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NYS Parent Guide
 

24-36 Months: Growth and Development

You and Your Terrific Two-Year-Old

Guiding Your Child

Guiding Your Child

Now is the time for you to have patience for two… you and your toddler. Toddlers are easily frustrated. (You would be too if you were caught between being a baby and a “grown-up” preschooler.) They don’t know how to be patient—yet. But your toddler is learning this important skill—by living with and watching you. How you respond when she is frustrated or upset teaches her how to handle challenges. Here are a few ideas to help you teach your child to manage when things don’t go her way:

Here are some things you can do:

  • Use what you know and observe about your toddler to avoid or help her manage frustration. Try to identify situations, people, activities and transitions (typical changes in everyday routines) that frustrate her. Think about what else is going on in her life that makes frustration hard to handle. Is she tired? Not feeling well? Have there been big changes at home such as the birth of a new sibling or a change in childcare provider? This information can lead to decisions that can make life easier and better for both of you. For example: Don’t go to the supermarket when she hasn’t had a nap. Give her some extra one-on-one time to help her adjust to her new brother.
  • Make and use clear simple rules and limits. Keep rules very simple and be prepared to say the rule many times over. It takes repetition, reminders, practice and time for a toddler to learn a rule.
  • Be consistent with rules and limits you set. Even if she protests. Ultimately, you want your toddler to make good choices. This means following rules even when you are not there to guide and prompt her. If your rule is ‘sit, sofas are for sitting not for climbing’ and you repeat and reinforce it, she will learn to accept it. Being consistent helps her feel safe and secure. It also gives her the chance to practice self-control.
  • Explain and show acceptable ways to behave. How will she know what she is supposed to do if you don’t tell or show her? So if you see your toddler pouring a pan of water over her cars on your favorite living room chair, explain: “The chair isn’t a good place. But you can have a ‘car wash’ in the bathtub or outside.” The ability to substitute an acceptable action with one that is not, is important. It helps develop self-regulation (making right choices on her own).
  • Give your toddler realistic, manageable choices. Ask “Do you want to wear your red or yellow socks?” It tells your toddler that you value her opinion and what she has to say. The trick is to offer only two choices, both of which you can happily deliver. More than two choices can be overwhelming. And offering a choice you can’t allow undermines her sense of pride and competence.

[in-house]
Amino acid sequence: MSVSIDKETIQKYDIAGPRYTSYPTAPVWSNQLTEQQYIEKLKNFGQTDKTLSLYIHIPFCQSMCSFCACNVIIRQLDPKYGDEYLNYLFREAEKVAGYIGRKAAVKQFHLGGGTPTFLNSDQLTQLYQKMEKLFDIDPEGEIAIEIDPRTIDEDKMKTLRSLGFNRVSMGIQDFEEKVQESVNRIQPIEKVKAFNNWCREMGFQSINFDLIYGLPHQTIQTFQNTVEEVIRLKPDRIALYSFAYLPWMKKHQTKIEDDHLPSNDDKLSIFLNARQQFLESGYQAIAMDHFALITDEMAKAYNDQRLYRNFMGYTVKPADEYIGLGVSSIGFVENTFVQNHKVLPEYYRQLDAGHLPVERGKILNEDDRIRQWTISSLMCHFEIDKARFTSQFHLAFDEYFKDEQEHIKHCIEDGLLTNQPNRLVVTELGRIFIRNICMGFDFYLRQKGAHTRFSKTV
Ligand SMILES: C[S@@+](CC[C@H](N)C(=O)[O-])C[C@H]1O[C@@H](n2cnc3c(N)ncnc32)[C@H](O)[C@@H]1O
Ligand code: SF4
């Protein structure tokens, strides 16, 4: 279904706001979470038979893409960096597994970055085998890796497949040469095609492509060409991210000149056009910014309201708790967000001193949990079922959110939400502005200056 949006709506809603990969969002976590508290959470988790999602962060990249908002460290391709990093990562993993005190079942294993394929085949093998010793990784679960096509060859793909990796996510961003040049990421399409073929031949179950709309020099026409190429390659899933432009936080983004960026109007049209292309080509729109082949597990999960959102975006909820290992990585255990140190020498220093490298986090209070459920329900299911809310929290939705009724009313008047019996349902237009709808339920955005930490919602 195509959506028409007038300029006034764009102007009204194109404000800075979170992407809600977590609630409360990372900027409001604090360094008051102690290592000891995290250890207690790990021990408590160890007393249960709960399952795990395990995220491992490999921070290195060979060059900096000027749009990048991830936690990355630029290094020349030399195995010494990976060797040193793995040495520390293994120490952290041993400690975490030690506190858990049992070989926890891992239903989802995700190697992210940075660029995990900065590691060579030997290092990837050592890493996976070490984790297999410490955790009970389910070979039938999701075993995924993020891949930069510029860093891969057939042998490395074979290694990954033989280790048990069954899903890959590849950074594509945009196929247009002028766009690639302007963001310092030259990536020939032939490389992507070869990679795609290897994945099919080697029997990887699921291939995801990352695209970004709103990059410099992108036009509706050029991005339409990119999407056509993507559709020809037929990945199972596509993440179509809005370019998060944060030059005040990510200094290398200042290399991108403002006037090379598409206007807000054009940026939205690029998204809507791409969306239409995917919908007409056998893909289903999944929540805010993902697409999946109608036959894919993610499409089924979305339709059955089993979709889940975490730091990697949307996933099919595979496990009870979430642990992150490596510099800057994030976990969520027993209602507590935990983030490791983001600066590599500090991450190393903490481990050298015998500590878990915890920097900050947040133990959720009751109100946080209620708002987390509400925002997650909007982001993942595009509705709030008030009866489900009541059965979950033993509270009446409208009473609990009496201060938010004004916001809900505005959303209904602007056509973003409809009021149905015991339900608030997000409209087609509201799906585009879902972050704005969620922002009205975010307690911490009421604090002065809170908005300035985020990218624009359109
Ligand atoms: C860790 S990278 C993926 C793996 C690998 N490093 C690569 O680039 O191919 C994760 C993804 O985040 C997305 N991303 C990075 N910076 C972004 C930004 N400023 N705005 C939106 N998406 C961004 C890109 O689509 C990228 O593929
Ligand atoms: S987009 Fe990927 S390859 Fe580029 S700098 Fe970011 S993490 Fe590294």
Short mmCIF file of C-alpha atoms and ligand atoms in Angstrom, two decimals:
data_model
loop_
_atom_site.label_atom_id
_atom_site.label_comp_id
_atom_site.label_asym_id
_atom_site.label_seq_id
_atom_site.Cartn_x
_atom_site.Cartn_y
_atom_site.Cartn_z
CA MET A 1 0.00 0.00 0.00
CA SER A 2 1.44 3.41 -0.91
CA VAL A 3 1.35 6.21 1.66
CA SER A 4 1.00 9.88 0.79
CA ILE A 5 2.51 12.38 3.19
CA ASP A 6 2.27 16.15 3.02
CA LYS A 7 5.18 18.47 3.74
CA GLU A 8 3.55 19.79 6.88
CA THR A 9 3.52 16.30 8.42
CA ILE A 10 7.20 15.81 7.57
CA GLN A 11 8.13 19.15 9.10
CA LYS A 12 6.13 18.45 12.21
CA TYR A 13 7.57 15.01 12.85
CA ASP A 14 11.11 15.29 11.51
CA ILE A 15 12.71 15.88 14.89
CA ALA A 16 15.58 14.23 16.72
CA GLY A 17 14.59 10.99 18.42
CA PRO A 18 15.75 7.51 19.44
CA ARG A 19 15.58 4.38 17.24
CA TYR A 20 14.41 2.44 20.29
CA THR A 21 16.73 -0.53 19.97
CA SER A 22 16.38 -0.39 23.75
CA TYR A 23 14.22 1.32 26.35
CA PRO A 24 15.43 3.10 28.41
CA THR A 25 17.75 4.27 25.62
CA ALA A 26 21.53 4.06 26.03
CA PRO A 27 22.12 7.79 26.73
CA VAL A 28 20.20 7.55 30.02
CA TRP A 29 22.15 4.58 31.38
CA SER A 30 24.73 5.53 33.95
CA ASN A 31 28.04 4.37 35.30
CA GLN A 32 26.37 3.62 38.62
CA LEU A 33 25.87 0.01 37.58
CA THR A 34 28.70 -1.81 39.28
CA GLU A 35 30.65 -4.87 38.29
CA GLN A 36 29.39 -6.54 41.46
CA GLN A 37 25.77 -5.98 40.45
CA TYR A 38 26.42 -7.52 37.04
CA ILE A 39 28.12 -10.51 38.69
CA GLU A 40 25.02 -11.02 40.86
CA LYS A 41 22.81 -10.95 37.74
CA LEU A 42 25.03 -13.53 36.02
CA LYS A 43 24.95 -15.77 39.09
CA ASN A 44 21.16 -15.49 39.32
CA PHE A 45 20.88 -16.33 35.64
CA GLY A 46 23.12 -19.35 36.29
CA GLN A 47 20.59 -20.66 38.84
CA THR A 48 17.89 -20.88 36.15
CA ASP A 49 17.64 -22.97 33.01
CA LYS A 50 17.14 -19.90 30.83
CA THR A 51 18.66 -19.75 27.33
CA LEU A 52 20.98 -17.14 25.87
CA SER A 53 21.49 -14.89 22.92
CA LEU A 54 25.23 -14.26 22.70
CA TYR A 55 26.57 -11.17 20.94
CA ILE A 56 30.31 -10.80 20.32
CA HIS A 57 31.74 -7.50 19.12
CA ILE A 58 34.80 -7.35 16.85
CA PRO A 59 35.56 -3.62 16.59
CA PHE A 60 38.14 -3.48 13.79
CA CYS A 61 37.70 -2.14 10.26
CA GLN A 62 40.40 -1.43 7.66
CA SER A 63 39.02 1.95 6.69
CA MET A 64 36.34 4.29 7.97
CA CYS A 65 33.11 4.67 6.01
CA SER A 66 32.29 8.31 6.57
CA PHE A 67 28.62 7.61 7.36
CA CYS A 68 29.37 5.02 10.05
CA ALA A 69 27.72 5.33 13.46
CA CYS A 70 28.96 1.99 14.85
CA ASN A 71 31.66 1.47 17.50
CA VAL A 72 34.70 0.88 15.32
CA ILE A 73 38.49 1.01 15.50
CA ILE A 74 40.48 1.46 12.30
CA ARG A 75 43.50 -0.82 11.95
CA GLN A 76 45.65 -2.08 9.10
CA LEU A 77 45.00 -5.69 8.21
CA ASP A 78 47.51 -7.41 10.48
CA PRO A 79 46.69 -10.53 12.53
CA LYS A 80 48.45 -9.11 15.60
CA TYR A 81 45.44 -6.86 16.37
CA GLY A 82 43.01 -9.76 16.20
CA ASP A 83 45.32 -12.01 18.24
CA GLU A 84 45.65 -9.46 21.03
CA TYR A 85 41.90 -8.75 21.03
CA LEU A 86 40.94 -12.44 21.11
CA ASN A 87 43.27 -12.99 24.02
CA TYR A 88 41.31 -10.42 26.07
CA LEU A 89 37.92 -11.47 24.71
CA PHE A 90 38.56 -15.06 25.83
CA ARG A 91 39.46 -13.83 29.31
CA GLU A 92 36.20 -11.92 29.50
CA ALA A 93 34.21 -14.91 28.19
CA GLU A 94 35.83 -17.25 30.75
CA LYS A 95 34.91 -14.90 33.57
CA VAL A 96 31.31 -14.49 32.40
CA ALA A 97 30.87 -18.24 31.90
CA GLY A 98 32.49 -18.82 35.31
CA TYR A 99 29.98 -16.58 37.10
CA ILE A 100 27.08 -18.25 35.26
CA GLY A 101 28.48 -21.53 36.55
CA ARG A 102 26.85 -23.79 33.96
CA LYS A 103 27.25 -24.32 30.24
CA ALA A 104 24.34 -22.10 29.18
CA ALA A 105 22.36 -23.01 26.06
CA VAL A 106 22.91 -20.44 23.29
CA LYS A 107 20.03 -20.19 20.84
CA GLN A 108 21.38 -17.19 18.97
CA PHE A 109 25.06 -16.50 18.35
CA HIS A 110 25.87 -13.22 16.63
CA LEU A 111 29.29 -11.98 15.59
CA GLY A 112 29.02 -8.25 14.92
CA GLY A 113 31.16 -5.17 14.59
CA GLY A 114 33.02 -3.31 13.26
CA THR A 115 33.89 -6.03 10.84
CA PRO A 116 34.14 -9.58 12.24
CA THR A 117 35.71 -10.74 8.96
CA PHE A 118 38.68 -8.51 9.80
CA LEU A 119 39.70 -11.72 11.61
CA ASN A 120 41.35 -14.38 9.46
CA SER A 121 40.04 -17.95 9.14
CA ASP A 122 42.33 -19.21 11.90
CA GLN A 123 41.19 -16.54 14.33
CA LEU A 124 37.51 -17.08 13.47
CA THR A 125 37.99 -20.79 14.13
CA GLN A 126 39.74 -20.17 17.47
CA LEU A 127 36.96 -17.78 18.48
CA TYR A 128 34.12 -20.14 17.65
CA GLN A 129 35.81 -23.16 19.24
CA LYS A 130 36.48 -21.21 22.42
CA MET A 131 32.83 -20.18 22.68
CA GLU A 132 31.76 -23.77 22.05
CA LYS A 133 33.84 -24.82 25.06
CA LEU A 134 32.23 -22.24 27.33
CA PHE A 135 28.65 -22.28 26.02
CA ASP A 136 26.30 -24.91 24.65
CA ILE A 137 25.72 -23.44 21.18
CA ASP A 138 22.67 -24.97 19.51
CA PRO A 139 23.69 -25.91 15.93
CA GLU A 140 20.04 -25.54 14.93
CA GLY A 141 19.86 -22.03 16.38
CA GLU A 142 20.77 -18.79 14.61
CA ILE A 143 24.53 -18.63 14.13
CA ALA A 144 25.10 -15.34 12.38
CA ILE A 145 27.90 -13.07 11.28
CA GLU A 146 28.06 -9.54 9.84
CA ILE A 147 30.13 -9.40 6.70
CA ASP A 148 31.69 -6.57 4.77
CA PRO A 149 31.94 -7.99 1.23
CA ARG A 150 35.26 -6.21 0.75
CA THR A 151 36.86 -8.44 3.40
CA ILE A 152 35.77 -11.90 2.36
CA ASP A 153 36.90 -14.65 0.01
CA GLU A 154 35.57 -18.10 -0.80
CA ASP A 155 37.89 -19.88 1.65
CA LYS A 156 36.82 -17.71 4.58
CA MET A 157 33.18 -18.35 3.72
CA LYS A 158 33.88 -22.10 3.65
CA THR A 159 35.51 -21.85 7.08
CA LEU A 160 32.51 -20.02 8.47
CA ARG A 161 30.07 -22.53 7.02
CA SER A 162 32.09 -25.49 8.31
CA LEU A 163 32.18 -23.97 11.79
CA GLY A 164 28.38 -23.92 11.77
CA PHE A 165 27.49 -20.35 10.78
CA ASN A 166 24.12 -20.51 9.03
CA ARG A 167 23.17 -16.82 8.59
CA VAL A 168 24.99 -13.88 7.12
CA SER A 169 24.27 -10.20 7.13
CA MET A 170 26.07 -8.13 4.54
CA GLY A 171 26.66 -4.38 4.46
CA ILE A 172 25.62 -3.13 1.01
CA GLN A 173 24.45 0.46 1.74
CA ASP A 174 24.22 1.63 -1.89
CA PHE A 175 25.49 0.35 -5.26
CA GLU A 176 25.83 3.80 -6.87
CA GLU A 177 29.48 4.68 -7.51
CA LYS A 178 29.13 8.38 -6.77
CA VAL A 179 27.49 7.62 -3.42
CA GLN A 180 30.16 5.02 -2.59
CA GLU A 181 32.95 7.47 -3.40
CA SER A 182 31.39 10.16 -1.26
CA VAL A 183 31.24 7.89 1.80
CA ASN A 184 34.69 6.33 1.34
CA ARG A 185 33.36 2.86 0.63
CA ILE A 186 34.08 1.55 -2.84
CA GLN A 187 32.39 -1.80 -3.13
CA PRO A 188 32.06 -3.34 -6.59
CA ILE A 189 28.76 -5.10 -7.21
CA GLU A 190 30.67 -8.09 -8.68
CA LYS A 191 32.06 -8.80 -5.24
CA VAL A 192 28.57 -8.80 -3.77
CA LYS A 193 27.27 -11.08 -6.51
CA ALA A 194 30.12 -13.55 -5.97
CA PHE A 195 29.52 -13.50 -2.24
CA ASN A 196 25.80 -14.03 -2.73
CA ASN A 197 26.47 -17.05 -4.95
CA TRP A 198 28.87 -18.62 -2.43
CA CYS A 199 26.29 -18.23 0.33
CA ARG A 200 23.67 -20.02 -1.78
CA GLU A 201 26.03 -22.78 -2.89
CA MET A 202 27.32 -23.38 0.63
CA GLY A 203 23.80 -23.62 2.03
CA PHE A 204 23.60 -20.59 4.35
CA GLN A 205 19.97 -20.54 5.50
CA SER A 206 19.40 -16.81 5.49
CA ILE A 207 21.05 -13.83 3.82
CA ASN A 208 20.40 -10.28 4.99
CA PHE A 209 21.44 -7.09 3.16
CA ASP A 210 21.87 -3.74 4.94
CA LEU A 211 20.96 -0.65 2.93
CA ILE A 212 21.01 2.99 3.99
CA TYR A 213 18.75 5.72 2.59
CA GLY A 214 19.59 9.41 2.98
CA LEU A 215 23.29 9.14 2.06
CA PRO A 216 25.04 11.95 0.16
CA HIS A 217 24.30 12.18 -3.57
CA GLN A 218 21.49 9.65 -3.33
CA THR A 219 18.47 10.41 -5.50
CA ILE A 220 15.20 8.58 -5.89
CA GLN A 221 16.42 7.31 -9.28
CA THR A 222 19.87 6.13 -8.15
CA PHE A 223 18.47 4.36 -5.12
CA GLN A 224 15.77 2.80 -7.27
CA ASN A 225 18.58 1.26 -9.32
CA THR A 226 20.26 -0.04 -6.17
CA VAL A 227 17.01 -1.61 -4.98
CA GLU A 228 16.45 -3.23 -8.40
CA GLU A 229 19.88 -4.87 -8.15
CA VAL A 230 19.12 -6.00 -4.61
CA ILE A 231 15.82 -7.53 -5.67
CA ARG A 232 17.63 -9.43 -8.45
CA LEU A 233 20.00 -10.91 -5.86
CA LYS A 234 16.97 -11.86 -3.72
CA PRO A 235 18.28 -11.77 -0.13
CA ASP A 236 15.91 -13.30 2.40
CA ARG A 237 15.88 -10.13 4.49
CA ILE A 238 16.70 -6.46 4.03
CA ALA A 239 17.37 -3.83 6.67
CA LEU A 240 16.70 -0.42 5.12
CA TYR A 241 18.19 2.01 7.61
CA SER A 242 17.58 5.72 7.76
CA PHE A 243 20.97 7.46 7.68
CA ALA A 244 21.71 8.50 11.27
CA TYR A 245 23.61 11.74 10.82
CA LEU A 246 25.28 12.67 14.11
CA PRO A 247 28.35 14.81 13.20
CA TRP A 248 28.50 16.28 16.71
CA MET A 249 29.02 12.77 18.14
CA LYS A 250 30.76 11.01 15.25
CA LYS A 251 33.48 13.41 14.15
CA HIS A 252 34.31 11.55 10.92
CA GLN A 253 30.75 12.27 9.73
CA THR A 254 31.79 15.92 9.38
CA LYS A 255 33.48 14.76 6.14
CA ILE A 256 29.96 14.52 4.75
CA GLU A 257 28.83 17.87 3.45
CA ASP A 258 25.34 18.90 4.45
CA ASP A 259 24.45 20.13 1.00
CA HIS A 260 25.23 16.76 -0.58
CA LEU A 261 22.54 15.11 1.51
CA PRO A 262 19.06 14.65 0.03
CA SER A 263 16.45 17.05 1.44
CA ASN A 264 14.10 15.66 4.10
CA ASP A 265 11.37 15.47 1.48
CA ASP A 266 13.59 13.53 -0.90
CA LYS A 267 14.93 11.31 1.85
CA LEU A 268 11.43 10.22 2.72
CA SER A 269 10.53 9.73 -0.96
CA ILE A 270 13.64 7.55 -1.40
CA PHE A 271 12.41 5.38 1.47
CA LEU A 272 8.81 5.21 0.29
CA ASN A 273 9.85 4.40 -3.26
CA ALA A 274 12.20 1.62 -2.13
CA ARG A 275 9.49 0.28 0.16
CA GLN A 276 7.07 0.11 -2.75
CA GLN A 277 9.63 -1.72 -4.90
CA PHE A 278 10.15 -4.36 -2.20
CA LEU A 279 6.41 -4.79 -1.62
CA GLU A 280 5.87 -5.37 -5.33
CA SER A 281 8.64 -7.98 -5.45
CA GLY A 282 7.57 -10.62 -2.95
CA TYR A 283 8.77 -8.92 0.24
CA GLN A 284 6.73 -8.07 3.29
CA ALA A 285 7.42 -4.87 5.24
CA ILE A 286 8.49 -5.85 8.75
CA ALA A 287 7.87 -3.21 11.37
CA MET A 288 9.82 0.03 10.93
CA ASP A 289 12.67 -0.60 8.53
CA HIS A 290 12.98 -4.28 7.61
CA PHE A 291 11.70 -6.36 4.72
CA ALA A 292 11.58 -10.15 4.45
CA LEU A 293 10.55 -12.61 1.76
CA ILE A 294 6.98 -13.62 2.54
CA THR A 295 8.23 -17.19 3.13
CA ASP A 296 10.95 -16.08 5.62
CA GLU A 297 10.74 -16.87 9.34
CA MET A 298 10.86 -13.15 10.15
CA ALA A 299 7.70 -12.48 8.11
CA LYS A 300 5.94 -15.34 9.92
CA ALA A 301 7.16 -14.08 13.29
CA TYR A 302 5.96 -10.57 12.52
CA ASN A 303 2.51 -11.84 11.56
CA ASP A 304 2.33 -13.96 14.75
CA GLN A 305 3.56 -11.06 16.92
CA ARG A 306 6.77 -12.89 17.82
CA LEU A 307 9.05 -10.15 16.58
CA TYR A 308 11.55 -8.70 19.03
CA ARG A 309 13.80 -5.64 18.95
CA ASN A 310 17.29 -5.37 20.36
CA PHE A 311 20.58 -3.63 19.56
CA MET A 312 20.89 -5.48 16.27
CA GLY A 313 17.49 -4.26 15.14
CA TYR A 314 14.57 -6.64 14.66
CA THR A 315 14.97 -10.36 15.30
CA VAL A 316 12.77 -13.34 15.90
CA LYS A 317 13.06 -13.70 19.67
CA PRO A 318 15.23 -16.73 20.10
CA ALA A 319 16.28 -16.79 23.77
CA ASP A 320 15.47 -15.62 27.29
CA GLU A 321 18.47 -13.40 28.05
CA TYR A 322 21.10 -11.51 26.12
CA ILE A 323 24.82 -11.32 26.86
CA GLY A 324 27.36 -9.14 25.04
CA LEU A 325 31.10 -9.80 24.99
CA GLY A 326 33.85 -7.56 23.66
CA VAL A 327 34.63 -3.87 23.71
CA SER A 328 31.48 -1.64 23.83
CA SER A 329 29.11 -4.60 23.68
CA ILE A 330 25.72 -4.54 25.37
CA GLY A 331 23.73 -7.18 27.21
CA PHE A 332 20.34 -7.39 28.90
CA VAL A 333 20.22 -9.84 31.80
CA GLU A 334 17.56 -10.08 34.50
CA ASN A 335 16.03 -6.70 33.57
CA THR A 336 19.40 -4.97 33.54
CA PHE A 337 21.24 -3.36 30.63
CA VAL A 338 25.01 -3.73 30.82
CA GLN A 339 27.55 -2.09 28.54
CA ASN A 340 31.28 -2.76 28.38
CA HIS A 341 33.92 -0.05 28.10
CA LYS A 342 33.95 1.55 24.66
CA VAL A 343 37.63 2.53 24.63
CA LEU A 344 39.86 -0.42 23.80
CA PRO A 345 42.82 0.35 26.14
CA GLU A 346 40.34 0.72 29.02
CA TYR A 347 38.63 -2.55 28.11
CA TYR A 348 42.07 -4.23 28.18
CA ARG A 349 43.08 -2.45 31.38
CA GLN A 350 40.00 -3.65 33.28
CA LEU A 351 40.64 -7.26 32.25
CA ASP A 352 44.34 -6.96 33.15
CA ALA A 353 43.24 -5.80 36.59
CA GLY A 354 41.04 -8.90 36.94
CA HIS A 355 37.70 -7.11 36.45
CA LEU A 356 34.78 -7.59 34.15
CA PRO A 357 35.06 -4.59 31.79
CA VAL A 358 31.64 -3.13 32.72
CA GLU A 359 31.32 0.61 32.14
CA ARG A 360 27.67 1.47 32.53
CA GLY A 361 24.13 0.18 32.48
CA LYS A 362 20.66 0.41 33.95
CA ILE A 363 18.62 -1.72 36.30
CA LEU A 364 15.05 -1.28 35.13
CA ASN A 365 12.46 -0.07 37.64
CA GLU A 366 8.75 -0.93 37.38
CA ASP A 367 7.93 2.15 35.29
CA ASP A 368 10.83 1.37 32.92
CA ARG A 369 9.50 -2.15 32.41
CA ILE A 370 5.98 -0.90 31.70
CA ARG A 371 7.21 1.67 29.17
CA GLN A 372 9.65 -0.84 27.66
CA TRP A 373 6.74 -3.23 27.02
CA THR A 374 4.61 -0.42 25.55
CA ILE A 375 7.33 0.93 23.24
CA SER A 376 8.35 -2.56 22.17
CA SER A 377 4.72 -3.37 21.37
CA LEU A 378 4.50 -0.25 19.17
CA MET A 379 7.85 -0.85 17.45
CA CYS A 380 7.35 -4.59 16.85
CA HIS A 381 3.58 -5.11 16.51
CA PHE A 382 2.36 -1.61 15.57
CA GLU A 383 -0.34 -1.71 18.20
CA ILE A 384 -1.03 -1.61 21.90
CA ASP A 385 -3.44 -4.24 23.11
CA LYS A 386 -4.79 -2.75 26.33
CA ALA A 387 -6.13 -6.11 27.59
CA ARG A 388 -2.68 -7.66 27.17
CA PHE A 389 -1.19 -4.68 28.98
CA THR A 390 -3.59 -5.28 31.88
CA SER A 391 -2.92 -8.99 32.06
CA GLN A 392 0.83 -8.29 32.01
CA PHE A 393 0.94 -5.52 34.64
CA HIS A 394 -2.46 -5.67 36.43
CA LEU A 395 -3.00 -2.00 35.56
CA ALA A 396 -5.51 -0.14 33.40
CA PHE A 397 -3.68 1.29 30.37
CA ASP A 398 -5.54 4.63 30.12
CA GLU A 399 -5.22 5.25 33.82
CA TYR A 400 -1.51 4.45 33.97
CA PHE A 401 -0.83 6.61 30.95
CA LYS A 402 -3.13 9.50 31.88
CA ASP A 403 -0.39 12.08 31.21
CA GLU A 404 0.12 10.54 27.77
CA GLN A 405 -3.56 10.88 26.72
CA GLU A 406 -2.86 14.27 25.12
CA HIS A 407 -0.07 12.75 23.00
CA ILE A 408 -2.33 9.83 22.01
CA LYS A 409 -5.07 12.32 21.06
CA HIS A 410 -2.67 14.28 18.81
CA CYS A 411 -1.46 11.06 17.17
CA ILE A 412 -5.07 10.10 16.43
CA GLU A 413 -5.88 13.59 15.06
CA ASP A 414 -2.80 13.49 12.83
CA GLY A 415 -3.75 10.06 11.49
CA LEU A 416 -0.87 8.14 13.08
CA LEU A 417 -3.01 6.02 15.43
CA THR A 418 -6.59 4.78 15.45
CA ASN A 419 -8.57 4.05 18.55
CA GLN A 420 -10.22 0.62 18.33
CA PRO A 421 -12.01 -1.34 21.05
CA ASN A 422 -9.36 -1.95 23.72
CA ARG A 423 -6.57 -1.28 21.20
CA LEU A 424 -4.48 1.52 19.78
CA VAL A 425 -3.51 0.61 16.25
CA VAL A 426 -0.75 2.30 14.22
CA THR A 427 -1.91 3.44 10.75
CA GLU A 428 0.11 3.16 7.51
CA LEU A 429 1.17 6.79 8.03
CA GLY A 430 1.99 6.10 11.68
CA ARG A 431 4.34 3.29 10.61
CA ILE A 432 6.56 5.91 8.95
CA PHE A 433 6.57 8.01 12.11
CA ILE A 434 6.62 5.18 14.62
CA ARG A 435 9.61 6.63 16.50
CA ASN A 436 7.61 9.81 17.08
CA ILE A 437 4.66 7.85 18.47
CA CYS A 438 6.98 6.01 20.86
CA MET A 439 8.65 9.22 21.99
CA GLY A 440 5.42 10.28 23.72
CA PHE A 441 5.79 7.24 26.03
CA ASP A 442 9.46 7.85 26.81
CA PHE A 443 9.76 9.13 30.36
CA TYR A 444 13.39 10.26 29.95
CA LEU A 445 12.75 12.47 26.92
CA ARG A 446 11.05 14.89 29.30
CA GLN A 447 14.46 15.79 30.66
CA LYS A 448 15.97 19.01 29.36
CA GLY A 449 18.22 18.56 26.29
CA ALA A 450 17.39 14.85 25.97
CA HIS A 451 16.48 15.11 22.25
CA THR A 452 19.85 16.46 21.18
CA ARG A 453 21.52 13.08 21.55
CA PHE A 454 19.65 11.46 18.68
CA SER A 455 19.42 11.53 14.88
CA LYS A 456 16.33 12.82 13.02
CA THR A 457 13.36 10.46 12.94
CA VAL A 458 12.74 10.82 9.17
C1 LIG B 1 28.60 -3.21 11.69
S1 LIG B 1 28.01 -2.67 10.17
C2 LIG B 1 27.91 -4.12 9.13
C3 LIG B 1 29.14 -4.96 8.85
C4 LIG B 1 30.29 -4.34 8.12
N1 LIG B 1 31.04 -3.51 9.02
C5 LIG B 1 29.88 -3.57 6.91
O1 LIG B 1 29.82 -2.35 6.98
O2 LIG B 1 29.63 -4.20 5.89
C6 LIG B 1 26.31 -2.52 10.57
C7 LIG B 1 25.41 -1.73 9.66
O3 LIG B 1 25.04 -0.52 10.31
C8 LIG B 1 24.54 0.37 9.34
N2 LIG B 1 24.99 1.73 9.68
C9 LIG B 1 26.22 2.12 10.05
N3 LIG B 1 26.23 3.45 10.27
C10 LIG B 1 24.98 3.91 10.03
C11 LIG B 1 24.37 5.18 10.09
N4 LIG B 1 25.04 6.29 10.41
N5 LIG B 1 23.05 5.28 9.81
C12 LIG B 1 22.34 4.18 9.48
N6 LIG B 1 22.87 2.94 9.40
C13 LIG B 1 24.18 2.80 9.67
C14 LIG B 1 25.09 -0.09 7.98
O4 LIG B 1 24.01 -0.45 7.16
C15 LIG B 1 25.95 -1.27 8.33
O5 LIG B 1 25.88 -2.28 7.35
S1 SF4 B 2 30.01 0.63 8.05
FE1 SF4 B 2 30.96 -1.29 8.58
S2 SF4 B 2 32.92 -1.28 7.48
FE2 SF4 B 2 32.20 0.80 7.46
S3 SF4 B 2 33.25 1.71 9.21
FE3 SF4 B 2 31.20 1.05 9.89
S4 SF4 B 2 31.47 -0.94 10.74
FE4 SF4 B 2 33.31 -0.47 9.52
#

• Prepare your toddler for “transitions.” Toddlers do well when they are prepared for a change in activity. One way to help them is to give cues that change is coming. “We are having so much fun building blocks but in a few minutes we are going to stop for lunch.” You can also make the change easier by giving her a way to be involved in the new activity: “It’s lunch time. Do you want to come help me build a sandwich?”
  • Celebrate the positive. Let your toddler know when they do something right rather than focusing on negative behaviors.
  • Check in on your own parenting feelings! How are you doing? Do you feel stressed about parenting your toddler? Do you find that sometimes your toddler’s behavior triggers frustration or anger in you? Be aware of your limits. Ask others for help if you feel stressed or just need a break to relax. Know that this is a challenging but expected phase for every parent and toddler. If you have questions or concerns, talk to your child’s health care provider or child care provider. Explain what is going on and make a plan to get the information and support you need.
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Did you know

The American Academy of Pediatrics recommends that parents establish “screen-free” zones at home by making sure there are no televisions, computers or video games in children’s bedrooms, and by turning off the TV during dinner. Children over twoyears- old and teens should engage with entertainment media for no more than one or two hours per day, and that should be high-quality content. For more info, go to www.aap.org, and search Media and Children.

Did you know

Researchers have found that parents who anger easily and over-react are more likely to have toddlers who act out and become upset easily. Parents’ ability to regulate themselves and to remain firm, confident and not over-react is a key way parents can help their toddlers to modify their behavior. OREGON STATE UNIVERSITY, 2012